Before discussing the correlation between “self-control” and fasting, it is relevant to provide a brief explanation of “self-control”; its definition, meaning and scope. In psychological theory, “self-control” is considered as a significant adaptive quality of human personality. It is a distinctive capacity of human cognition to deal with all sorts of situations positively. From the standpoint of religion, self-control is a contemplative practice that is exercised to bring whole human behaviour in coherence and conformity with certain religious ideals, values, morals, and social expectations. While deliberating on his theory of “ego depletion” Roy Baumeister, prolific American social psychologist, demonstrates that, “self-control is much more powerful and well-supported as a cause of personal success.” He goes on to admit that, “self-regulation failure is the major social pathology of our time.” The social functioning of self-control plays a crucial role in navigating the interactive mobility of self at individual and interpersonal level. Additionally, it contributes towards polishing the mechanism of counter-attitudinal behaviour. The psychological analysis of self-control tells us about the other psychological constructs such as “control over thoughts”, “impulse control”, “emotional control”, “habit breaking”, “delayed gratification” and “performance regulation” that have developed around the meaning and functionality of “self-control”. In Baumeisterian framing, self-control operates like a muscle, the more we use it the stronger it becomes provided there is constant flow of reinforcing energy. According to Tamim Mobayed, a professional cognitive behavioural therapist, “self-control” leads to better understanding of self, coexistence and social cohesion. Contradictorily, break down in “self-control” leads to anxiety, depression and chaos.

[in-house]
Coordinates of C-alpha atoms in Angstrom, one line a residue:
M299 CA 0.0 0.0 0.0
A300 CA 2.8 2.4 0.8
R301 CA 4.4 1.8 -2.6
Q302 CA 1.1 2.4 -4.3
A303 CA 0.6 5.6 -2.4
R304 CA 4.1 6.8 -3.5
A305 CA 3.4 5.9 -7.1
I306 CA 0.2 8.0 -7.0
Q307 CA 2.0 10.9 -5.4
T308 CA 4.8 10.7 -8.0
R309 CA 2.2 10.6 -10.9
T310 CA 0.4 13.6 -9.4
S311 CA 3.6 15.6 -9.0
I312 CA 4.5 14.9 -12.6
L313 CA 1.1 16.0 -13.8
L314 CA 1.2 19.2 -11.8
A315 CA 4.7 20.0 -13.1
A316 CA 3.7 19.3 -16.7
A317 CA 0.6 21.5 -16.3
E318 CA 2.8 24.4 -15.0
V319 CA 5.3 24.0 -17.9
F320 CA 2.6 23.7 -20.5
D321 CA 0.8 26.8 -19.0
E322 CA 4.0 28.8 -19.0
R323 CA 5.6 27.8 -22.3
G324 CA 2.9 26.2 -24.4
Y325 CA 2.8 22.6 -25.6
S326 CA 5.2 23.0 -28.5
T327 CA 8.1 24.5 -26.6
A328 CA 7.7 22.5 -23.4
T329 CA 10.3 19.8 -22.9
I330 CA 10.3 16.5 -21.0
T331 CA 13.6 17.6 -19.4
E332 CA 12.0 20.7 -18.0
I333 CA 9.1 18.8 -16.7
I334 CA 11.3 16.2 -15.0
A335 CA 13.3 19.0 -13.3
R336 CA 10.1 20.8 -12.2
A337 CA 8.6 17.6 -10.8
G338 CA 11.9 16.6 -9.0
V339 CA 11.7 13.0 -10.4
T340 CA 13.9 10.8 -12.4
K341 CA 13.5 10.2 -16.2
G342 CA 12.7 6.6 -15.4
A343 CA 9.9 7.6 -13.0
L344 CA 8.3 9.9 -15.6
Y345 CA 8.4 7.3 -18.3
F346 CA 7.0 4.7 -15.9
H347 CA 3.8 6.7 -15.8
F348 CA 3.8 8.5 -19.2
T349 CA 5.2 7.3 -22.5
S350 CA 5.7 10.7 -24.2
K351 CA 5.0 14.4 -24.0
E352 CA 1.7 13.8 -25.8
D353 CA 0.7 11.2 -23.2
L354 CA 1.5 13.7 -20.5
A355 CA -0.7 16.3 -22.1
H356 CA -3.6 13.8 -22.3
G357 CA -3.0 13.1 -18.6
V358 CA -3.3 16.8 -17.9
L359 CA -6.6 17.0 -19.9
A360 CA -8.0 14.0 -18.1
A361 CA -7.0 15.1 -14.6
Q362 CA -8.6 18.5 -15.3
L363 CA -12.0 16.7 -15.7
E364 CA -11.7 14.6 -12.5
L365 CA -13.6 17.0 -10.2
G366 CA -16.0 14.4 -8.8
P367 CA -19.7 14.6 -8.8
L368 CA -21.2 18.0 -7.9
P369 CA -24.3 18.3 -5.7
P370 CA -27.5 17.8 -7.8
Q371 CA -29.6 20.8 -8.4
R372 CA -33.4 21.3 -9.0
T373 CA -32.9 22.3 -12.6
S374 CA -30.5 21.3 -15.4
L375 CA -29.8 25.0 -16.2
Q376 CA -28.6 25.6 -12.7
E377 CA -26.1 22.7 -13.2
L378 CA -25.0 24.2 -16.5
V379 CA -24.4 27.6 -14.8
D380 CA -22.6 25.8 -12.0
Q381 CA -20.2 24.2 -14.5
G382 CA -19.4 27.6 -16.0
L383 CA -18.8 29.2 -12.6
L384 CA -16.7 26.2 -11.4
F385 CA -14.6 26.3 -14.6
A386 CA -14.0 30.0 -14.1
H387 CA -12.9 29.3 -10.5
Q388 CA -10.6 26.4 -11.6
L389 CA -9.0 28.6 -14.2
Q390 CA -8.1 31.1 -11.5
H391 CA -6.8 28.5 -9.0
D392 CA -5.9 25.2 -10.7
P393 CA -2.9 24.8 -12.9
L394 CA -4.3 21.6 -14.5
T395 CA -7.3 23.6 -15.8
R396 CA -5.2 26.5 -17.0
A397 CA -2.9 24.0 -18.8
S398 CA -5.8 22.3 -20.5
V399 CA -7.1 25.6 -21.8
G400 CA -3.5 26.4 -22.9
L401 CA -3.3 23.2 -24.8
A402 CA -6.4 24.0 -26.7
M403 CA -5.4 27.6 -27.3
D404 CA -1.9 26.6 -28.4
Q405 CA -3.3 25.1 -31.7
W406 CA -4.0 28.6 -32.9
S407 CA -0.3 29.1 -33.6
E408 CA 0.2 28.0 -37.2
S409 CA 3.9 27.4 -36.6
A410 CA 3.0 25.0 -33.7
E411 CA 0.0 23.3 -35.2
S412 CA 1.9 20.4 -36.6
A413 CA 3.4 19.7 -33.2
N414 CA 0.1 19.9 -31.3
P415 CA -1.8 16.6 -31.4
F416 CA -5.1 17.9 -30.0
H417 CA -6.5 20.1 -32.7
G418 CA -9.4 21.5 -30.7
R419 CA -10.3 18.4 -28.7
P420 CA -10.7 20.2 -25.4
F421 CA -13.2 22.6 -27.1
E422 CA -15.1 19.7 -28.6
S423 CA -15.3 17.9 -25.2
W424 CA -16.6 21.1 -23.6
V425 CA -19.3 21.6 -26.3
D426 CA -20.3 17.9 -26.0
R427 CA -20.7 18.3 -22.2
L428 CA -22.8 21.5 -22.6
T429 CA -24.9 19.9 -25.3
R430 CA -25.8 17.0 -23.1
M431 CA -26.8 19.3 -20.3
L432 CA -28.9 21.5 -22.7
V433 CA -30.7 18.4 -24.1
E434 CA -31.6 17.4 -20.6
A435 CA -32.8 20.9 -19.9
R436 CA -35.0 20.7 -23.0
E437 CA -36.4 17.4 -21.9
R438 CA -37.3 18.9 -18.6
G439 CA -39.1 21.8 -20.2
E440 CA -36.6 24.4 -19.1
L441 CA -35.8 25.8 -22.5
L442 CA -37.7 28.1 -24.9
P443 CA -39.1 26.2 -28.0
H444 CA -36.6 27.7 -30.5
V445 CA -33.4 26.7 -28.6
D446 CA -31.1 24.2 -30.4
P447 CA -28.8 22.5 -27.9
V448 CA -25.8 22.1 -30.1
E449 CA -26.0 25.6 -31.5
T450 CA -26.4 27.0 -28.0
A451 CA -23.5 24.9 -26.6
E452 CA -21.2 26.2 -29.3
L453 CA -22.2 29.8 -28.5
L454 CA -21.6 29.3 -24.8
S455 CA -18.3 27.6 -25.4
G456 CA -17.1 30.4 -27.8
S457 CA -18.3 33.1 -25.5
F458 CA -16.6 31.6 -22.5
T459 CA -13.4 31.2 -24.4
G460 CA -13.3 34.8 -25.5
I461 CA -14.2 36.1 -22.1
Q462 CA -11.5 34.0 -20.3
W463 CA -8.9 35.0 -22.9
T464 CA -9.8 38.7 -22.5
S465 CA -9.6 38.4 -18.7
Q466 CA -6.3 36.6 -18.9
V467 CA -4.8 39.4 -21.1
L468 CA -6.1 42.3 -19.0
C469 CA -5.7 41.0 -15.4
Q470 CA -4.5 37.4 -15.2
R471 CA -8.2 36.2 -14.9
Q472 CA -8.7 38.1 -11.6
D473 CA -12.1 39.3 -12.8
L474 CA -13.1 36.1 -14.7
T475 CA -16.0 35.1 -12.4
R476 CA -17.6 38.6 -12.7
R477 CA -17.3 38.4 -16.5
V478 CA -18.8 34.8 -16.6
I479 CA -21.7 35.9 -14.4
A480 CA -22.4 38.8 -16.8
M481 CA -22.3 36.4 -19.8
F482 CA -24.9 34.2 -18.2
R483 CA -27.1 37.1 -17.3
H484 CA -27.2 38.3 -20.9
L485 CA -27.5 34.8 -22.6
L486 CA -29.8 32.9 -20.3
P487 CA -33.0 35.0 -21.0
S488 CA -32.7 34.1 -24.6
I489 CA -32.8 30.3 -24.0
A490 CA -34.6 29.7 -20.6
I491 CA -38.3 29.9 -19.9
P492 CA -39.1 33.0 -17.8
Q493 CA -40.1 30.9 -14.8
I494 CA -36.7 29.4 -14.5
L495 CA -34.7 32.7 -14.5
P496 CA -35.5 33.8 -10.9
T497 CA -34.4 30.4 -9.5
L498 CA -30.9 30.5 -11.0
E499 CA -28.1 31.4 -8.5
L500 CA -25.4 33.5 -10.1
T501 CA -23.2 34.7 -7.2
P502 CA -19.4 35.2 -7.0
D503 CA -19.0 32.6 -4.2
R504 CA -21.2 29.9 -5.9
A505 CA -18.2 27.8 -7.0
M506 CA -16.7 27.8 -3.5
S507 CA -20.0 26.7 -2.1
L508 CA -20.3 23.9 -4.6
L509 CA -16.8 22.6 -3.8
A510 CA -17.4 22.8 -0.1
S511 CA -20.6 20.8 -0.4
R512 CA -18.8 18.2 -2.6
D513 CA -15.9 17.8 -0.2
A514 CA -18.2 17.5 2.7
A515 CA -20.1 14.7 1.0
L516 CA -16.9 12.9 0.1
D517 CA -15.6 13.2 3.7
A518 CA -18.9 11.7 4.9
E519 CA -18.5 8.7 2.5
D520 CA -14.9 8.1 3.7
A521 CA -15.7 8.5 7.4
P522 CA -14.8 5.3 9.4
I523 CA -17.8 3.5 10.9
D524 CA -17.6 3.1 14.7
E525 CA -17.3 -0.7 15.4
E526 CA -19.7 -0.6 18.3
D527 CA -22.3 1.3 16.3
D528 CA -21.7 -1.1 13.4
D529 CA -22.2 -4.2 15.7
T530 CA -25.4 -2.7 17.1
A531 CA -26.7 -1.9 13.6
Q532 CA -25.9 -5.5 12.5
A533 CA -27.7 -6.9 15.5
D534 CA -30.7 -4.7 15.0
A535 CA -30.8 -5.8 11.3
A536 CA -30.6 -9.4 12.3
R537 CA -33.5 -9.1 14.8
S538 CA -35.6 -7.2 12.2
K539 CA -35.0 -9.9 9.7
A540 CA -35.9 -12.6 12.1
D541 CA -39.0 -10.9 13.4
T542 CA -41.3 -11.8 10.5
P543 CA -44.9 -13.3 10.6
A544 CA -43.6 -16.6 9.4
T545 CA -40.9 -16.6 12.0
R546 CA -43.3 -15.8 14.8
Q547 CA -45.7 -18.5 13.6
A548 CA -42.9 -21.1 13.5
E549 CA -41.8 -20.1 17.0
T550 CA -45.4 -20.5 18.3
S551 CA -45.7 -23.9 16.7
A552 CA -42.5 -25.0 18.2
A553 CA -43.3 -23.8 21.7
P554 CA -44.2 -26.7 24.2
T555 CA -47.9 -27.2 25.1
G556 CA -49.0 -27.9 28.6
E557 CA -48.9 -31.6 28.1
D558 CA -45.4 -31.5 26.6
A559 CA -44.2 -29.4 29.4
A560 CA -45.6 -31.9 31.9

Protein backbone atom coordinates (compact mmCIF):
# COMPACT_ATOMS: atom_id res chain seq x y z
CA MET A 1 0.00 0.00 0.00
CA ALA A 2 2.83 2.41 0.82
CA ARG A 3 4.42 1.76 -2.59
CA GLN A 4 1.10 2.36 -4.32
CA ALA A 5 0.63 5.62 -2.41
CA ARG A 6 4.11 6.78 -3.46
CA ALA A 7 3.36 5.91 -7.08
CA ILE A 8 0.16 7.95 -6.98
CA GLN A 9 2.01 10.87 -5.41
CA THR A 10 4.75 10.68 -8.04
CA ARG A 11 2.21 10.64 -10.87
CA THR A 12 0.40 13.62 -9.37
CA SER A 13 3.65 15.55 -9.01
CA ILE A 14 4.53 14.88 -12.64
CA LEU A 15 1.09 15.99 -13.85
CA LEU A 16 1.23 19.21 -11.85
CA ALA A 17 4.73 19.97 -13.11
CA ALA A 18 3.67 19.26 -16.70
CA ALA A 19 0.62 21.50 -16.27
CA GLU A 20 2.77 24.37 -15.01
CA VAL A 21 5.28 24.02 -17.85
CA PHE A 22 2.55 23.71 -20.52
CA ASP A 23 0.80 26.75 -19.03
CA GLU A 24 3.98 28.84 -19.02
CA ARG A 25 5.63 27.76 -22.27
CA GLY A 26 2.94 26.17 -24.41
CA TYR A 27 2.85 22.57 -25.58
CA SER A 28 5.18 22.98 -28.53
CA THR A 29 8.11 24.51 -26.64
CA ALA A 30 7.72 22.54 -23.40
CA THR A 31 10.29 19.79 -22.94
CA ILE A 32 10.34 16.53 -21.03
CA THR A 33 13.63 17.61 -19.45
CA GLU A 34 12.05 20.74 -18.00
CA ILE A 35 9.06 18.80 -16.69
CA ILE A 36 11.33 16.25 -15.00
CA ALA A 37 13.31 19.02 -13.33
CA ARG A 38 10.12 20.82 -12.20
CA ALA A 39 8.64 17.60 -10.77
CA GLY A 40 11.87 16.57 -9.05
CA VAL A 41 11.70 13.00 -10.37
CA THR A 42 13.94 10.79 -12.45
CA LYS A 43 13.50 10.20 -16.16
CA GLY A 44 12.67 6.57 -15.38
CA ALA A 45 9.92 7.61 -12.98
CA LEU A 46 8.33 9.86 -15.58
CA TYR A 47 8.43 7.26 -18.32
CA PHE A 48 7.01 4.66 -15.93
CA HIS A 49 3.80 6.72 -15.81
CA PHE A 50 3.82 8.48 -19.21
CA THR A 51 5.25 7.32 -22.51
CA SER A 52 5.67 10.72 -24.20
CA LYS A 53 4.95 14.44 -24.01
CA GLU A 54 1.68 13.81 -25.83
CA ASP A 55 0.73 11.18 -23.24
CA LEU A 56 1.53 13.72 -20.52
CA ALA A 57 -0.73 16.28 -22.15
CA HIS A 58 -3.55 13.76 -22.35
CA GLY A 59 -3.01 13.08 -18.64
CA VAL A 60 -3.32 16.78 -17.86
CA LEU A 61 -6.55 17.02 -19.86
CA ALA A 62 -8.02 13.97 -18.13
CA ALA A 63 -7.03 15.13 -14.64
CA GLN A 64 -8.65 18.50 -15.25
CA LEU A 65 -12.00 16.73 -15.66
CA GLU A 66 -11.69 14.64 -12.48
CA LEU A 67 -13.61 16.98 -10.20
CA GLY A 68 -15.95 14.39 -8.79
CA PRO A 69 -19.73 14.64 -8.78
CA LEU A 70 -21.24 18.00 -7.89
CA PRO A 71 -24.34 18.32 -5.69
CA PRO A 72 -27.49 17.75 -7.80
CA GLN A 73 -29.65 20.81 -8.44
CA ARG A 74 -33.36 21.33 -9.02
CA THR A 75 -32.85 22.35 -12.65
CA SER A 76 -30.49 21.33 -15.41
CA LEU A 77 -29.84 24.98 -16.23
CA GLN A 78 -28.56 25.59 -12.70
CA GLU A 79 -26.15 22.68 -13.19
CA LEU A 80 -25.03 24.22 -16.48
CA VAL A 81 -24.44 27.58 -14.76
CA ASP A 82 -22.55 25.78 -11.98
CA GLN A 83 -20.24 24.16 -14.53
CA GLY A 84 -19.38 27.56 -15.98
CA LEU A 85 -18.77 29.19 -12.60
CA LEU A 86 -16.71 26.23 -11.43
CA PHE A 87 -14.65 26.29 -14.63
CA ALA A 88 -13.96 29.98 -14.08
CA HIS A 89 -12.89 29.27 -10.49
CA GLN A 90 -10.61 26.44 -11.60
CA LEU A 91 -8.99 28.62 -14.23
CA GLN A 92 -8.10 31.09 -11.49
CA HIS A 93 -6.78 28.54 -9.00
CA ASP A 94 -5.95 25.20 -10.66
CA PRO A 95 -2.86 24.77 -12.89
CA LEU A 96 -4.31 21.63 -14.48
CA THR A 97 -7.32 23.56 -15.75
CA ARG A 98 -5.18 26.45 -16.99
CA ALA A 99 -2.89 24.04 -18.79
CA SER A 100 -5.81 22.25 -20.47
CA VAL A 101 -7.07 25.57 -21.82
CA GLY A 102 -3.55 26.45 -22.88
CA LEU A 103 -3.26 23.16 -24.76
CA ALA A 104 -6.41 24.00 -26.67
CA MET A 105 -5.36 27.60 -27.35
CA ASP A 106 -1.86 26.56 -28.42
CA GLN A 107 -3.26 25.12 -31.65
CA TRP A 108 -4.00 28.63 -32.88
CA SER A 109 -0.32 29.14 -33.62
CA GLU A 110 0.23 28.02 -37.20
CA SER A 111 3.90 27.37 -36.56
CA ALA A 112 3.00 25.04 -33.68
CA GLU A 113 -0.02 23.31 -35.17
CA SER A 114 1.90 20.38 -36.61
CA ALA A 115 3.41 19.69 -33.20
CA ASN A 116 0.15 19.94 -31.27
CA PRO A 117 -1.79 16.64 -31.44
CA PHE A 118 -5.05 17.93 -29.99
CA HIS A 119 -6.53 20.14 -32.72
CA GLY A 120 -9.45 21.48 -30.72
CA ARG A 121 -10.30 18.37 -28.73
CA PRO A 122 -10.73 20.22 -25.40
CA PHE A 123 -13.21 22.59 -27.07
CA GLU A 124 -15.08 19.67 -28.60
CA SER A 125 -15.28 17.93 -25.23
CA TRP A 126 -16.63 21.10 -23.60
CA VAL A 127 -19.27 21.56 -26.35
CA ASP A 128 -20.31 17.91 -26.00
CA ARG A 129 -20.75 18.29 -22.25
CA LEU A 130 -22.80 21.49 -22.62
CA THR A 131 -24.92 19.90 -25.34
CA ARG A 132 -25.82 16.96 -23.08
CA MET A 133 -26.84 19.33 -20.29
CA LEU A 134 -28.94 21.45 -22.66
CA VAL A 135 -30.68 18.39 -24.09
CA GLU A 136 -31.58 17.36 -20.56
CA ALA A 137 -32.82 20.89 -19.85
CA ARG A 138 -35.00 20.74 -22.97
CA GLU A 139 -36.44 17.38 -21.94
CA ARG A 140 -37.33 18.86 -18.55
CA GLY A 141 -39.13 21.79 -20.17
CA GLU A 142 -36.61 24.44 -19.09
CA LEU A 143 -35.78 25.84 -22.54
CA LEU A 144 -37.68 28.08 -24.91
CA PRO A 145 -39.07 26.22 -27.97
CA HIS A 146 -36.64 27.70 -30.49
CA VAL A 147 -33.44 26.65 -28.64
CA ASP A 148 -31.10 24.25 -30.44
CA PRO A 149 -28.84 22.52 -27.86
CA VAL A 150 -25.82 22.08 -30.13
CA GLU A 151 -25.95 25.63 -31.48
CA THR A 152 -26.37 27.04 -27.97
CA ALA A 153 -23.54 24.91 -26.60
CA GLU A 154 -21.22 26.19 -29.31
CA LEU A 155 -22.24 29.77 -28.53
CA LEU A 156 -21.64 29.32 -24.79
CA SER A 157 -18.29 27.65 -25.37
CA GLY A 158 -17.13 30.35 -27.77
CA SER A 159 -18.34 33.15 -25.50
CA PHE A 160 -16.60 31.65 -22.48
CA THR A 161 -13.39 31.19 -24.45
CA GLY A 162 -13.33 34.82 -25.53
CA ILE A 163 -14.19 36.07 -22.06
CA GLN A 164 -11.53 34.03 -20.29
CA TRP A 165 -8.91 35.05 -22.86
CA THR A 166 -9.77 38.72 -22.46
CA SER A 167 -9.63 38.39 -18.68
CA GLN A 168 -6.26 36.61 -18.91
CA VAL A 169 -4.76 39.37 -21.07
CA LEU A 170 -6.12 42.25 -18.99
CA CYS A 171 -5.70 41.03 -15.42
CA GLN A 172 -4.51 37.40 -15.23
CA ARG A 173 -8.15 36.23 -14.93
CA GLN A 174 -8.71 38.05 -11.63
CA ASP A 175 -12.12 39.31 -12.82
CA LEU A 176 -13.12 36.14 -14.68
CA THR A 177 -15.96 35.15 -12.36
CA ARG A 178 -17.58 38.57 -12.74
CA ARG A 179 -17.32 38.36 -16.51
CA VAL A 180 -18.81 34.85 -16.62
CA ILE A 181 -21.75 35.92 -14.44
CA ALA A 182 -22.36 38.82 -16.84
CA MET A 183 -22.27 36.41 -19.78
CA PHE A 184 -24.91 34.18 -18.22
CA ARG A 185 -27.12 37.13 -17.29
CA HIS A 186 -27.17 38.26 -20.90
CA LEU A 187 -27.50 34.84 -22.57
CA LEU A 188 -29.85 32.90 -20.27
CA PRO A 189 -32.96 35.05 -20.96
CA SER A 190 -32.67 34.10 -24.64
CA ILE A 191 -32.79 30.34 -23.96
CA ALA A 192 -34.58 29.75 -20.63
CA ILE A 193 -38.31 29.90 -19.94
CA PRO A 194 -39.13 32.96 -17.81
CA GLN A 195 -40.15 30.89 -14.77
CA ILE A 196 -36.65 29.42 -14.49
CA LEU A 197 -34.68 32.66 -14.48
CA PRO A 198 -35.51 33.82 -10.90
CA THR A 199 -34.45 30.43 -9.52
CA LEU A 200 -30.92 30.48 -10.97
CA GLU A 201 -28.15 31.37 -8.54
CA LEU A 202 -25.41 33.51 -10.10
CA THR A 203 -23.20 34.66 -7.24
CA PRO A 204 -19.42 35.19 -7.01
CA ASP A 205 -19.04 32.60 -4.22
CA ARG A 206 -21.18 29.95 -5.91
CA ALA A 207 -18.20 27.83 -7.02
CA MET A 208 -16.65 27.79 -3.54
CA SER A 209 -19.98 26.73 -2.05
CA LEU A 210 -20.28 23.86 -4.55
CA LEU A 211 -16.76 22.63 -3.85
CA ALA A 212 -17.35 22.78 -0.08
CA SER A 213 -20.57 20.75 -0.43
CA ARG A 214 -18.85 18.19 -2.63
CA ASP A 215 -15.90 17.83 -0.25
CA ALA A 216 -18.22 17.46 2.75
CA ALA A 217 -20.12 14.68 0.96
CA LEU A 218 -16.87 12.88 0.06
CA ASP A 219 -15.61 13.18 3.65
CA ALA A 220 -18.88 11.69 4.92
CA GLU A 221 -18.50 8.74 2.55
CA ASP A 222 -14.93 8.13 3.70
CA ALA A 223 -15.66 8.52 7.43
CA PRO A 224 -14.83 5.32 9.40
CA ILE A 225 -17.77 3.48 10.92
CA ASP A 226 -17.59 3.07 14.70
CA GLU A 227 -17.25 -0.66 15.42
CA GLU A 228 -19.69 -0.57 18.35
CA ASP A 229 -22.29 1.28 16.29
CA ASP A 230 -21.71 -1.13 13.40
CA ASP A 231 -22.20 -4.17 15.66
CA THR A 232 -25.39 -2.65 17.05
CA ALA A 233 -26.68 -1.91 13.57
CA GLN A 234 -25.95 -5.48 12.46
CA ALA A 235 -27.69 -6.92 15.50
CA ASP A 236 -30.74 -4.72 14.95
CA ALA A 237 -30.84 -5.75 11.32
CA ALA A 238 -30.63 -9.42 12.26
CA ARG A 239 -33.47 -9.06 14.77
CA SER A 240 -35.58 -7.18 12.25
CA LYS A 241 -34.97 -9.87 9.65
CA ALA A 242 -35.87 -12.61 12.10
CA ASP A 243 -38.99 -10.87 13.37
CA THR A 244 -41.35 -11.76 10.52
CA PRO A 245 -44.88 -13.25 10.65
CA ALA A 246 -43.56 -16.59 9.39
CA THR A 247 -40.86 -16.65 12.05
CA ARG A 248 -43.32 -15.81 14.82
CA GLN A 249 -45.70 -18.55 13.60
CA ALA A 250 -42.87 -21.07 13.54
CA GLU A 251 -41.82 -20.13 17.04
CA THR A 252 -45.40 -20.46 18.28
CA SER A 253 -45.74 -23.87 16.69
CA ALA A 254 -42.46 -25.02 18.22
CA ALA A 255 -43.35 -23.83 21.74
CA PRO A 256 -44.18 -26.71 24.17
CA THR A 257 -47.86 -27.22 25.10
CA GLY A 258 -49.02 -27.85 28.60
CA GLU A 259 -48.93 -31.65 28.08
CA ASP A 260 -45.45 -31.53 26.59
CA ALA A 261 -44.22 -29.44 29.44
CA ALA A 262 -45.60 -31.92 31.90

Self-control is a common concept amongst all spiritual traditions. Nevertheless, what makes Islam’s approach to “self-control” fundamentally distinctive is its methodological scheme. The major religions of the world such as Christianity, Hinduism, and Buddhism relate “self-control” with the practice of seclusion; abandoning the responsibilities of worldly life. These religious traditions believe that the real state of “self-control” can be only attained through the abandonment and extermination of self; its anticipations, its interactions, and its development. Here, the Islamic position is more rational. Islam invalidates the concept of “abandoning the worldly life” in categorical terms. For example, Islam authoritatively pronounces lā rahbāniyah fil Islam which means “there is no monasticism in Islam”. Instead, Islam recurrently recognizes the “material” inducements of self. Also, it provides detailed guidelines regarding fulfilling the “genuine” needs of self. From here emerges the question, how Islam deals with “self-control” in that case. Islam relates breaking with “self-control” to emergence of impertinence and mischief. In Qur’anic description, Pharaoh’s claim that “I am the greatest lord” and, similarly, his tyrannical rule could be seen in the context of losing self-control. It would be right to put that Pharaoh’s claim was the highest actualization of “self-dominance”. The Islamic method to attain “self-control” is twofold: individualistic and state-control. Individualistic approach deals with the reconciliation and reformation of individual through a range of socio-psycho-spiritual practices such as prayers (ṣalah), alms-giving (zakah) and fasting (ṣawm). While as, state-control is the interruption of a state on man’s action through a legal procedure. In the context of “self-control” at individual level, the fasting of Ramaḍān is regarded as the best psycho-spiritual exercise.